“It’s an ongoing process,” Douglas told me during a phone call.

Douglas grew up in community with Asian groups in the ’60s and ’70s. He used to shoot pool with the Red Guard in Chinatown, and when it was time to stand together for social justice issues, they did so. He says he’s clear on the historical context of Black solidarity with the Asian community. And he’s clear that former President Trump’s anti-Asian statements about the spread of COVID-19 have fanned the flames contributing to the rise in hate crimes over the past year.

Now, Emory Douglas is banking on the next generation to take the concept of solidarity a bit further.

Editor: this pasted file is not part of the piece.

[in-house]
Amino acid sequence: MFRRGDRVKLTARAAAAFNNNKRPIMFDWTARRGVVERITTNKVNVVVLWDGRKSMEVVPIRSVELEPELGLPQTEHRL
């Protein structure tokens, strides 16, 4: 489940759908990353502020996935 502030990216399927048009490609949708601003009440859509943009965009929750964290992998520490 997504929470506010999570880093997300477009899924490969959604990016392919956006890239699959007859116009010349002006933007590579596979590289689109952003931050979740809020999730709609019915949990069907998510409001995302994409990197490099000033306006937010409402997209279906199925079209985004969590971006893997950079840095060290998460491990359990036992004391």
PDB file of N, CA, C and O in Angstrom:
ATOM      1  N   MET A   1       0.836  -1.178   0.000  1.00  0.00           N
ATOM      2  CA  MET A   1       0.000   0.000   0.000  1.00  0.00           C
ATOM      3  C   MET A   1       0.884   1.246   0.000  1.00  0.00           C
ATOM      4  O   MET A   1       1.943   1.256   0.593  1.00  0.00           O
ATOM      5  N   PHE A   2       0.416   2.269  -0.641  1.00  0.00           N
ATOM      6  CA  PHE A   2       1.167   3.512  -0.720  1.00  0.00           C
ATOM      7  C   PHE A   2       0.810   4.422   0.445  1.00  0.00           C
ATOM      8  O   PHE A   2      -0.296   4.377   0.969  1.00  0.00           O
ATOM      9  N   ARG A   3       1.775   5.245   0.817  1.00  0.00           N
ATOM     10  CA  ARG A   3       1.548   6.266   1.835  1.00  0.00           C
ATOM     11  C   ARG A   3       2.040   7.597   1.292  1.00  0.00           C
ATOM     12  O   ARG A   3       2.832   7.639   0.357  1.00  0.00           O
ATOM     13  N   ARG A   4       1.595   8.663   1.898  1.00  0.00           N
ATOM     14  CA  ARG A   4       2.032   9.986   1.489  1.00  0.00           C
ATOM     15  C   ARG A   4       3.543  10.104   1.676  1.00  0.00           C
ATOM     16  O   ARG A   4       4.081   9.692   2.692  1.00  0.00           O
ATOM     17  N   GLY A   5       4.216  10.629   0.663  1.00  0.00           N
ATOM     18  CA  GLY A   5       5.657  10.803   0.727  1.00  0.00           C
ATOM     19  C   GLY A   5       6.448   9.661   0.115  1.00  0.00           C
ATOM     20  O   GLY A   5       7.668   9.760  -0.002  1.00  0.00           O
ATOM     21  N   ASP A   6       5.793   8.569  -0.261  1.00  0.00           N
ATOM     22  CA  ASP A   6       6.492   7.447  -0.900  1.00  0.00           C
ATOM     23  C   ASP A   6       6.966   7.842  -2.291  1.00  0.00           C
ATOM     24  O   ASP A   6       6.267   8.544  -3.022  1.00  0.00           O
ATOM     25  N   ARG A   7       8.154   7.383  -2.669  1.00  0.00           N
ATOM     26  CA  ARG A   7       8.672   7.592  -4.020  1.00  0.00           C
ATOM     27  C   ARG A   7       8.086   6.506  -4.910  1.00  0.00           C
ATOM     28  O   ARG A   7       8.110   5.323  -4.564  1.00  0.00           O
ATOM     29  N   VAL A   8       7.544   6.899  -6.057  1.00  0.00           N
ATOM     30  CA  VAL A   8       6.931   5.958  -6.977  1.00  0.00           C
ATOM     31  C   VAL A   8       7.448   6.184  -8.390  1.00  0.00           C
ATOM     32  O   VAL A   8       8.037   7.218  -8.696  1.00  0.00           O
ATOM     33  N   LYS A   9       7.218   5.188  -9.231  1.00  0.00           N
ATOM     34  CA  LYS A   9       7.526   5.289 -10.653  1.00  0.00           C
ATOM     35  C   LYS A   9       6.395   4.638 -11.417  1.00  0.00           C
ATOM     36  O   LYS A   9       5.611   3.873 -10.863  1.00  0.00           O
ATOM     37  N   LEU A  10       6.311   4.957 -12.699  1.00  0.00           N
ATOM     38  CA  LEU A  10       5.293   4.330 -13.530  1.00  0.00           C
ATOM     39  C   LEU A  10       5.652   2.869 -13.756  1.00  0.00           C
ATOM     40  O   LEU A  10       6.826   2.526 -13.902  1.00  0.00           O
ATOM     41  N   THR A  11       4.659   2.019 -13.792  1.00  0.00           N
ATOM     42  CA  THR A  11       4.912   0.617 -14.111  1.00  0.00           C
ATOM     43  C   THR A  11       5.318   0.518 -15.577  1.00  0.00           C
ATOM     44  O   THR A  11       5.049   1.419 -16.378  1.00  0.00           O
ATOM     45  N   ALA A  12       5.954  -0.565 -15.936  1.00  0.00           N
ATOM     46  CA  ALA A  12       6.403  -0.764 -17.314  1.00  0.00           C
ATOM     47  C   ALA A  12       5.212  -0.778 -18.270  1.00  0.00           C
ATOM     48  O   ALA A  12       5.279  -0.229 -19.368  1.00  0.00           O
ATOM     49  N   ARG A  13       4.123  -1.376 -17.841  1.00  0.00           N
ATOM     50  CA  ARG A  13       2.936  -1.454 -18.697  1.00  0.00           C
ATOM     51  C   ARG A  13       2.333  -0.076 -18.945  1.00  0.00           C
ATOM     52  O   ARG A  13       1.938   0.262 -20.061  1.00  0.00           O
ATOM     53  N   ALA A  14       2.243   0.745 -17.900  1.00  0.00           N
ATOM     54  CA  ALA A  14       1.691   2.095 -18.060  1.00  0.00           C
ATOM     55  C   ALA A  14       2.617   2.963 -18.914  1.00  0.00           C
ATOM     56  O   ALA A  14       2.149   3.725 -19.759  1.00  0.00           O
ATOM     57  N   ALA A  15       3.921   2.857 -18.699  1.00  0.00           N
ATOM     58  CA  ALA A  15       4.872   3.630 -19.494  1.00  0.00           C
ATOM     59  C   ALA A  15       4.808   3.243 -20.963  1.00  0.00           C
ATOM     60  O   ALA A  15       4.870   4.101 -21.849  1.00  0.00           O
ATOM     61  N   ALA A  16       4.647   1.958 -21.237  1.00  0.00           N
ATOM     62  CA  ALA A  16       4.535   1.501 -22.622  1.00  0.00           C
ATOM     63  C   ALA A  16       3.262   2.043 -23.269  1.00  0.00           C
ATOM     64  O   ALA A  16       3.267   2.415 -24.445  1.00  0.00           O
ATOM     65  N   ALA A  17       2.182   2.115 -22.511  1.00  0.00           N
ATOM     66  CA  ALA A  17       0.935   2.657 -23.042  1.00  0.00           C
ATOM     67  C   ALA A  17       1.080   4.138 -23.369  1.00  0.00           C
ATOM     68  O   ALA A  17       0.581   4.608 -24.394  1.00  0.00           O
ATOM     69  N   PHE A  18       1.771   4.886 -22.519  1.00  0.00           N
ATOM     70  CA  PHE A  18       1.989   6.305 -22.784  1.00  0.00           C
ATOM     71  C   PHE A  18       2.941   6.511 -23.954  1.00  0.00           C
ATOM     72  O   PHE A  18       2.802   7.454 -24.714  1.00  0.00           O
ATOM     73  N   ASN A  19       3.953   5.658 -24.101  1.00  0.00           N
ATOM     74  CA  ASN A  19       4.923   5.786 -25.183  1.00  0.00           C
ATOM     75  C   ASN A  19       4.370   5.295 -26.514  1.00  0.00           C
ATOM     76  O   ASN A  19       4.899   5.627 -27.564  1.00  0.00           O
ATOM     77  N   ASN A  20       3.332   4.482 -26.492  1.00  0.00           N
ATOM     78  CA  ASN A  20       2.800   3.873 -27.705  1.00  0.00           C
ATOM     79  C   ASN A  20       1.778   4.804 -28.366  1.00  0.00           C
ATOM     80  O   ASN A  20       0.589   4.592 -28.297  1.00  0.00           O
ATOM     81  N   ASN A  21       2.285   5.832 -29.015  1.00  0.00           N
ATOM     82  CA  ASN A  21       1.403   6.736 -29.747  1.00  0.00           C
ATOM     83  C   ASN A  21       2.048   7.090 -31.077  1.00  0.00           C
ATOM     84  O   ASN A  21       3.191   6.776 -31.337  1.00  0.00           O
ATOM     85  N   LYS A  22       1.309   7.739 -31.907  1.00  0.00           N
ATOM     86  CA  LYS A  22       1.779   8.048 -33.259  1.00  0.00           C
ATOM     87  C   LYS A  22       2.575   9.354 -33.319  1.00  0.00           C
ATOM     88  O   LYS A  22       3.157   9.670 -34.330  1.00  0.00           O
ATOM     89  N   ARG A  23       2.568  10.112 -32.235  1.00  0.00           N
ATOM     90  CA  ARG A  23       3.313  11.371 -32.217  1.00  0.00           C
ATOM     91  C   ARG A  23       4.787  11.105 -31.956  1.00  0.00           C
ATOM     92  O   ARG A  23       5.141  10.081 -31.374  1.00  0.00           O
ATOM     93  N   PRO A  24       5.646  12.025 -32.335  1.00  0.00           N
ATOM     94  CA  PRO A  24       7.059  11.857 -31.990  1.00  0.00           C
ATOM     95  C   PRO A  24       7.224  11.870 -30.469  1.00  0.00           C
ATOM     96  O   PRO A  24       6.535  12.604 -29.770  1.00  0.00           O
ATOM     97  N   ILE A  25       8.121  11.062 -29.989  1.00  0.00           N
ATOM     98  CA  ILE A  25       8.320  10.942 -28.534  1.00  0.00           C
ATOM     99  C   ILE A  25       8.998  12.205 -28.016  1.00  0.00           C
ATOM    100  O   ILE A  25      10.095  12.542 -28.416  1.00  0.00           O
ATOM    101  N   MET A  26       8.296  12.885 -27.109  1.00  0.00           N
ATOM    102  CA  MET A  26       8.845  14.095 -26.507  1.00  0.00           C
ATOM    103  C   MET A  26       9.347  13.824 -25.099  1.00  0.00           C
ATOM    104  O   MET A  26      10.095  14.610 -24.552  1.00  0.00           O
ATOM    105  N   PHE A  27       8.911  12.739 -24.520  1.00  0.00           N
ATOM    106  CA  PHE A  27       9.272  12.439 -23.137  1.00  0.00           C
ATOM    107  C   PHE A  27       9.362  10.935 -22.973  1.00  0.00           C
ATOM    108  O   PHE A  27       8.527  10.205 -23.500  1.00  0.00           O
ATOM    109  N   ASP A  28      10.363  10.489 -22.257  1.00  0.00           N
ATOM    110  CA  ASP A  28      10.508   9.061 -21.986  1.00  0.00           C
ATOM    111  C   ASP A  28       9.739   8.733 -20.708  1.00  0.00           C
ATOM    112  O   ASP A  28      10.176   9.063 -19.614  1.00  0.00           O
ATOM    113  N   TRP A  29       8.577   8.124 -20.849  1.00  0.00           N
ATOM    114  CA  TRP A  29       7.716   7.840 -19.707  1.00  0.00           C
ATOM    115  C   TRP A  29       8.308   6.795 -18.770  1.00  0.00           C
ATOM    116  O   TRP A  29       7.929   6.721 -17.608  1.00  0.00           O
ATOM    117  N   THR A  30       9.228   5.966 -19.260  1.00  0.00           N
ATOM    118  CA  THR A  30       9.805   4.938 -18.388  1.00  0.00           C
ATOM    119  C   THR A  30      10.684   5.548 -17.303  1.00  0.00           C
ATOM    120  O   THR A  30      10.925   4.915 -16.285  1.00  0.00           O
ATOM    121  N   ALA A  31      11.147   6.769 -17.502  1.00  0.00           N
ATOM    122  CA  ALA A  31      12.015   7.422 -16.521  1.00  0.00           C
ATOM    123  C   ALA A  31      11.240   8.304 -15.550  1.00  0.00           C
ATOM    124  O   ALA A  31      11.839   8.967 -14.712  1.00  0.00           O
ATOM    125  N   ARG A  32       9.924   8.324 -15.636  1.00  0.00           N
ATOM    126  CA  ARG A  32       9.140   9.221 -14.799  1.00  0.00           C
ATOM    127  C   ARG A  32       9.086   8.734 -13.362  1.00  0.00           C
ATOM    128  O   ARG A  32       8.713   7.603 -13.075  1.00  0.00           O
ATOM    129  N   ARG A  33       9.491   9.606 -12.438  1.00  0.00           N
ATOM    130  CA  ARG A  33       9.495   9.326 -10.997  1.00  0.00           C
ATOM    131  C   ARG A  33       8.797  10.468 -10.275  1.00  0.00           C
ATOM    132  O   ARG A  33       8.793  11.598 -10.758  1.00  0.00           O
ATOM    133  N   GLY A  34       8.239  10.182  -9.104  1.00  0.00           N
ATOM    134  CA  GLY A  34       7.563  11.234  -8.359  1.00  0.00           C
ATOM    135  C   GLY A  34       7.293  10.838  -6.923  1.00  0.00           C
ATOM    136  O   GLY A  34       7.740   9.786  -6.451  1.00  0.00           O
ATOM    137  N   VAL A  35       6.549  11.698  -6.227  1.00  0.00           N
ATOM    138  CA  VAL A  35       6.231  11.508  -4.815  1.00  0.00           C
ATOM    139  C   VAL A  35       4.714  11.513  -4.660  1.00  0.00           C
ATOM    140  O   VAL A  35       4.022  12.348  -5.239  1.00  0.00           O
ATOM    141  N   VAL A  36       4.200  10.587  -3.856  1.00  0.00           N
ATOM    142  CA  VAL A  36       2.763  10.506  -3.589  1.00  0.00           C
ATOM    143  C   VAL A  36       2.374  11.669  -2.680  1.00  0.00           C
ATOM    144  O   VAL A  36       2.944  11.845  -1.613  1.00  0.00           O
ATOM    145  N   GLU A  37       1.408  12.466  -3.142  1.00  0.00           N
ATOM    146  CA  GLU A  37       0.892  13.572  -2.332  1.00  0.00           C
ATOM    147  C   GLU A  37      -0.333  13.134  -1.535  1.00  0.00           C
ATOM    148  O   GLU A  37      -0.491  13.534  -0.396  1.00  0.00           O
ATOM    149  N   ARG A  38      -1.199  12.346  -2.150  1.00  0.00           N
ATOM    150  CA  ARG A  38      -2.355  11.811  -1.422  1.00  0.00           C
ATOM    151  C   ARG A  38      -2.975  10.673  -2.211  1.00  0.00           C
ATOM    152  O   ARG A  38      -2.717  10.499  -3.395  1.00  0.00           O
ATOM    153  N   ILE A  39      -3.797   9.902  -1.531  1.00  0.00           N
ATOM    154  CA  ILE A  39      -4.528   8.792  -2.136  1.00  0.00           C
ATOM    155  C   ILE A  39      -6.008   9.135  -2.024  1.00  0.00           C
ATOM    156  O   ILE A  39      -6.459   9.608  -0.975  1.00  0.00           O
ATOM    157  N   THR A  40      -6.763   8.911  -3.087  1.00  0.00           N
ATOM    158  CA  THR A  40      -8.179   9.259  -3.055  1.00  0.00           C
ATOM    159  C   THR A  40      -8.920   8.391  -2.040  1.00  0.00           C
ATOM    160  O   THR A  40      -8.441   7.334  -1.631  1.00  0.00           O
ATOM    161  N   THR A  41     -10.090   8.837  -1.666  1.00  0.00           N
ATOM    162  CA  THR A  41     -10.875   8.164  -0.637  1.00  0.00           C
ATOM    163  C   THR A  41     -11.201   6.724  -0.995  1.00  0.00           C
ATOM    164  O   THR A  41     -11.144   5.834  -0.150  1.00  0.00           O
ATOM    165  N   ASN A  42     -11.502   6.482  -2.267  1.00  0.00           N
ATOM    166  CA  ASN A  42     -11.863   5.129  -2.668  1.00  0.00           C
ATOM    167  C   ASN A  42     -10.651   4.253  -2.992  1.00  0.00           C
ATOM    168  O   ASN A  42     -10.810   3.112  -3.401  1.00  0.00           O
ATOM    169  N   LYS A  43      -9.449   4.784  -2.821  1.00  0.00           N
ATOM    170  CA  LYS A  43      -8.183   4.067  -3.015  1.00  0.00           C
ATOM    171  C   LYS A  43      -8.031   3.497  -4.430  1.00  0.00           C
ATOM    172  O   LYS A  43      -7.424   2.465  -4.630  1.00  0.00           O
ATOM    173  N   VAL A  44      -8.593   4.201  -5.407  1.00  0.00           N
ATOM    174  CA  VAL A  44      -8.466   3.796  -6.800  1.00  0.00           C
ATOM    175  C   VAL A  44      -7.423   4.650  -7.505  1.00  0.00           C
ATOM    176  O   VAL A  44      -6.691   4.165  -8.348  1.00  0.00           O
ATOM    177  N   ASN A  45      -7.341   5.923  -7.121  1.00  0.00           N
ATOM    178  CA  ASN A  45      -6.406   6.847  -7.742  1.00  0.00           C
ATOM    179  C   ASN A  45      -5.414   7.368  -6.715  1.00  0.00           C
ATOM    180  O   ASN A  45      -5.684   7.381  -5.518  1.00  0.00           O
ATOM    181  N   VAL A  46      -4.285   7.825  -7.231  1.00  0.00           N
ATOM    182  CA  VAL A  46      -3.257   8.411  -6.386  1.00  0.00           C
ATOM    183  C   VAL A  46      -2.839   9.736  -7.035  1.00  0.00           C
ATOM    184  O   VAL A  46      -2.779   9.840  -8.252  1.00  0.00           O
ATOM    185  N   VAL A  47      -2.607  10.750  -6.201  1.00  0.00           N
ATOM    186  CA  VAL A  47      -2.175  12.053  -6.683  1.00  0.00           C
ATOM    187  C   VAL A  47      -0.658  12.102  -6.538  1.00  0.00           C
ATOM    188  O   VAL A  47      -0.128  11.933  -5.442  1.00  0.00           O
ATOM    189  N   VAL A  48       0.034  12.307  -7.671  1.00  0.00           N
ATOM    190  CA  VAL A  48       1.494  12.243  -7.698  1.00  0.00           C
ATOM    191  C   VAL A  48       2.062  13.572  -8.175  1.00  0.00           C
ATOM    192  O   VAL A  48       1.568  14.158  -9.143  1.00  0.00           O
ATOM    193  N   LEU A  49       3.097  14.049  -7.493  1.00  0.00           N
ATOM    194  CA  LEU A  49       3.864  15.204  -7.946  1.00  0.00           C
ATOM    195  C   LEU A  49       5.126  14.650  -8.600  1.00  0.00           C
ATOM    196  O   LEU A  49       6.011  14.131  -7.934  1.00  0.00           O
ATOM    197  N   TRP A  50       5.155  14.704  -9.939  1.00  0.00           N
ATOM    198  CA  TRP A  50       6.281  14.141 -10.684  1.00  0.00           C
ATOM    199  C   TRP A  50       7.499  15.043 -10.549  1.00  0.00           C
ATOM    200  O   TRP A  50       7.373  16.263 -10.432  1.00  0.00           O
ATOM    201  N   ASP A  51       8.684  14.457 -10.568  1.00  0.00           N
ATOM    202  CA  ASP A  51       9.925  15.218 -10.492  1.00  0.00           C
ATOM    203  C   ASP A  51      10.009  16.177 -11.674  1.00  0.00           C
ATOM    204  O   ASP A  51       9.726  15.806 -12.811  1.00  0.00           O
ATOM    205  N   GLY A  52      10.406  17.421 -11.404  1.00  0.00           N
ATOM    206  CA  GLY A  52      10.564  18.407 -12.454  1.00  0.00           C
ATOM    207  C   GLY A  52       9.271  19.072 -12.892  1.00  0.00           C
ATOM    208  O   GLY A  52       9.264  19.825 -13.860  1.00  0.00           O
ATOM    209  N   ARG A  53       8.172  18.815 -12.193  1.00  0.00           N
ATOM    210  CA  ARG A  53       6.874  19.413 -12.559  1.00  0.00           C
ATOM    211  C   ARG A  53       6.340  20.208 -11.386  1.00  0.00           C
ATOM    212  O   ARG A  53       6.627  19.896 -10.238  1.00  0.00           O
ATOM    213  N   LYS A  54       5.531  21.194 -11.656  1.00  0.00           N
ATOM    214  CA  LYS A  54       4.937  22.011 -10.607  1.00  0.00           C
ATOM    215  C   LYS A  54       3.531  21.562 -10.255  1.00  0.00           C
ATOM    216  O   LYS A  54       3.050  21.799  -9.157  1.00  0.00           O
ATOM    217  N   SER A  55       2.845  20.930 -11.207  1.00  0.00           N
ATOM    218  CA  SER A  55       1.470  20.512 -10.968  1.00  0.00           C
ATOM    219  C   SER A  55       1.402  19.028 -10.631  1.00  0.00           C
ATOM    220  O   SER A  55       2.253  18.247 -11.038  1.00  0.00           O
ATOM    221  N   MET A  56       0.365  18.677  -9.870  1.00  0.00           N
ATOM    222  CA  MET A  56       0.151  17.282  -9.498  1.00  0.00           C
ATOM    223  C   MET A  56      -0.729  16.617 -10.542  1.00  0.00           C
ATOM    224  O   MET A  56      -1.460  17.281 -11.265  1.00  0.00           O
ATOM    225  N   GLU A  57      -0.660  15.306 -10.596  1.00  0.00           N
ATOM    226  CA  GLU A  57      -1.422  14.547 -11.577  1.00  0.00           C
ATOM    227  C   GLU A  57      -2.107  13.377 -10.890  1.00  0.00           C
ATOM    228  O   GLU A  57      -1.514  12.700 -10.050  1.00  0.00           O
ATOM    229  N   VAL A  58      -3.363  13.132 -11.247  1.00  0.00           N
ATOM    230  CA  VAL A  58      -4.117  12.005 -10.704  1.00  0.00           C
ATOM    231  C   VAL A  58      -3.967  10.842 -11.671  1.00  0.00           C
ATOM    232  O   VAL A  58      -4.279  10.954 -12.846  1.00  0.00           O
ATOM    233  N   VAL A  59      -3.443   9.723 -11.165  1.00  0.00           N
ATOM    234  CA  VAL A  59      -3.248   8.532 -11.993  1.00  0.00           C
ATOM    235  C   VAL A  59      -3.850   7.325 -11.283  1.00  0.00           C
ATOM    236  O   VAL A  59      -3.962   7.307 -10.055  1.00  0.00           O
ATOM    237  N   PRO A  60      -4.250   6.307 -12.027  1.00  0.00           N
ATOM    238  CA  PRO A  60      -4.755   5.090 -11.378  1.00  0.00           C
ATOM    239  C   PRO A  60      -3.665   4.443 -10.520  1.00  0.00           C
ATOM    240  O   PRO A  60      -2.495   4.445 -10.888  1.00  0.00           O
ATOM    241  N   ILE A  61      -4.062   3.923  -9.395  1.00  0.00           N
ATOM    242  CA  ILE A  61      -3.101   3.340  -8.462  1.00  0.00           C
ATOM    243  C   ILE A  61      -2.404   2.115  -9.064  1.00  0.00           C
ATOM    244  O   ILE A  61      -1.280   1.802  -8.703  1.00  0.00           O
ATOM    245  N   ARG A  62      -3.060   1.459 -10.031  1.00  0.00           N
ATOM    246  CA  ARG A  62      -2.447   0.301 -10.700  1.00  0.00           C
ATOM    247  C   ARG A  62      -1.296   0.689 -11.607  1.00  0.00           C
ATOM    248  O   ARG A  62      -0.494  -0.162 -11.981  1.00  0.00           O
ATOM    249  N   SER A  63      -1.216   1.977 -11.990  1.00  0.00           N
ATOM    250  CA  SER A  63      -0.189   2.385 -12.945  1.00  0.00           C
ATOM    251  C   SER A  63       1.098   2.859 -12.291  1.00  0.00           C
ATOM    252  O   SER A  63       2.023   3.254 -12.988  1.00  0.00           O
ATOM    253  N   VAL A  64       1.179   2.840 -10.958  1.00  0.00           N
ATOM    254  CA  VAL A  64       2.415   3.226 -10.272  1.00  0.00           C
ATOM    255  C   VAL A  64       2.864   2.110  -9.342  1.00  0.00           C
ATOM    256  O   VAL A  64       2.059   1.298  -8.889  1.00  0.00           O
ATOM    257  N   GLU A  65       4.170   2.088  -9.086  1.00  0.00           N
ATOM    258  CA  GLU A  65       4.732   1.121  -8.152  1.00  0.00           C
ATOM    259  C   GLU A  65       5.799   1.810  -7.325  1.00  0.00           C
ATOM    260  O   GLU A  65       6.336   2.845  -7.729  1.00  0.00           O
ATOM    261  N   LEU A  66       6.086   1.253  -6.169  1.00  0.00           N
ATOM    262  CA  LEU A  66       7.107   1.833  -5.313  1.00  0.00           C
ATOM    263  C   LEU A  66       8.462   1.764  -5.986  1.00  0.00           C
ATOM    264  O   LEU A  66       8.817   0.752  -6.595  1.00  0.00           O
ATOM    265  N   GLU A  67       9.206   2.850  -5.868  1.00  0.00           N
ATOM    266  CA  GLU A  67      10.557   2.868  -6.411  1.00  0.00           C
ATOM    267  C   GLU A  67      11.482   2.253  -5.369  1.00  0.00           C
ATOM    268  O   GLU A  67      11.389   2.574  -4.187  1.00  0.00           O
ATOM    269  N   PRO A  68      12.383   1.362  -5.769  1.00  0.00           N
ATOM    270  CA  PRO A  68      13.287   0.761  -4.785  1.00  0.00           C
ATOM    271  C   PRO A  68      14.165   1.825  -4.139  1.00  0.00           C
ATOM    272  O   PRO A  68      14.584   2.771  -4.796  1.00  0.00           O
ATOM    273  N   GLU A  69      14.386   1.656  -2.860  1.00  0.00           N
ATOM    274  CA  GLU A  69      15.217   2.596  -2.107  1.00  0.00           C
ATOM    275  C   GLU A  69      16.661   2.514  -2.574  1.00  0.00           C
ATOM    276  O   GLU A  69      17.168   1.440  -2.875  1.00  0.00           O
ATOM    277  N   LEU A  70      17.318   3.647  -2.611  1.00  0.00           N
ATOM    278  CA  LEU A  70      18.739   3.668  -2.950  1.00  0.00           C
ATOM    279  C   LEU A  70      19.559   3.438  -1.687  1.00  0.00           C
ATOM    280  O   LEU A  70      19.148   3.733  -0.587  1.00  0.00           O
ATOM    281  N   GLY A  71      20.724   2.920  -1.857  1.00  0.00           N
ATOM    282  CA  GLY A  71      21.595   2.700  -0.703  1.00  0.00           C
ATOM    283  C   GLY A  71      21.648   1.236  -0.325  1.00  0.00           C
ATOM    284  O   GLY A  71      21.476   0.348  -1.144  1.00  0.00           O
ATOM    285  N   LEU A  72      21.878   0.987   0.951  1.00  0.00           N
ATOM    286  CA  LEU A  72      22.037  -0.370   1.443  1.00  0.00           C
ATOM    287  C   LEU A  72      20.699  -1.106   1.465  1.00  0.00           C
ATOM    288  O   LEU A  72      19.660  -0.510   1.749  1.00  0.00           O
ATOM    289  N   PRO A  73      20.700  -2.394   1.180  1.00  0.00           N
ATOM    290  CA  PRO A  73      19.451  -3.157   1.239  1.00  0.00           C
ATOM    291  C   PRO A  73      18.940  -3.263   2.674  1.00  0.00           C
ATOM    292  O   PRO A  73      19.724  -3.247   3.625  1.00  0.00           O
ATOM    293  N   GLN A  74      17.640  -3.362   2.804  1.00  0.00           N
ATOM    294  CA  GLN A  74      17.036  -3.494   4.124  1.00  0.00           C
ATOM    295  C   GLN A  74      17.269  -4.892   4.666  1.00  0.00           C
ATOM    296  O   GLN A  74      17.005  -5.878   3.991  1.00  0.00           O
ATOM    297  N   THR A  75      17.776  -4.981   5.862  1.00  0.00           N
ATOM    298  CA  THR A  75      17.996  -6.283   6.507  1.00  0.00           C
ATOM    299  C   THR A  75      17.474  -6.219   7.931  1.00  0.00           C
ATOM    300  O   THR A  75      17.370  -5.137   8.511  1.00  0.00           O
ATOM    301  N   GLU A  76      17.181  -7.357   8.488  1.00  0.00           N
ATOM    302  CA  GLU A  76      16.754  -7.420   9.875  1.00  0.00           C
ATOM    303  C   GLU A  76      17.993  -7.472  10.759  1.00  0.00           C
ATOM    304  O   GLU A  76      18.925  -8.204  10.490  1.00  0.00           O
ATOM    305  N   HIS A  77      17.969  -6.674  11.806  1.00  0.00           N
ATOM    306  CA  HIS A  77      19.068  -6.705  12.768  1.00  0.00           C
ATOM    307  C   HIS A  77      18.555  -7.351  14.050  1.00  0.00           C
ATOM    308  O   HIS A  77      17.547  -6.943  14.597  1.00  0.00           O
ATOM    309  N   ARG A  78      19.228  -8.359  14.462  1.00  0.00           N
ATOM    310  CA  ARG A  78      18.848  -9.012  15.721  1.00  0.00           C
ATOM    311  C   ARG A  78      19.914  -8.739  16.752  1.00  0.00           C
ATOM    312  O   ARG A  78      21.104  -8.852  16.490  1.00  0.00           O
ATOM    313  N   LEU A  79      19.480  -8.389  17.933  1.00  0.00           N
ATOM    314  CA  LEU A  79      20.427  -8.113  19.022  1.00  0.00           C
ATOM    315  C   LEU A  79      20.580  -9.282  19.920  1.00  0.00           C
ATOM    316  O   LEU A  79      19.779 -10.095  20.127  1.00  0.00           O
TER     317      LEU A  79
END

“You have young people, very progressive people,” says Douglas, “who are becoming more aware and less culturally conditioned to ‘the tradition,’ and are living more in the context of solidarity. They’re transcending the idea of just thinking about themselves, and becoming aware of what’s going on in the real world.”

Sharing equal footing as racial solidarity during that weekend in Oakland’s Chinatown was the theme of intergenerational solidarity.

“It’s a real honor to show up when my elders, especially my mom, invites me to show up,” said Elokin Orton-Cheung, an herbalist who painted with their mother on the canvas next to my daughter and me.

Ming Mur-Ray, an artist and Elokin’s mother, told me she was surprised by the turnout. “I’m moved to see the seniors from Harrison Senior Housing came out and participated,” said Ming, noting that four out of eight members of the group she works with showed up.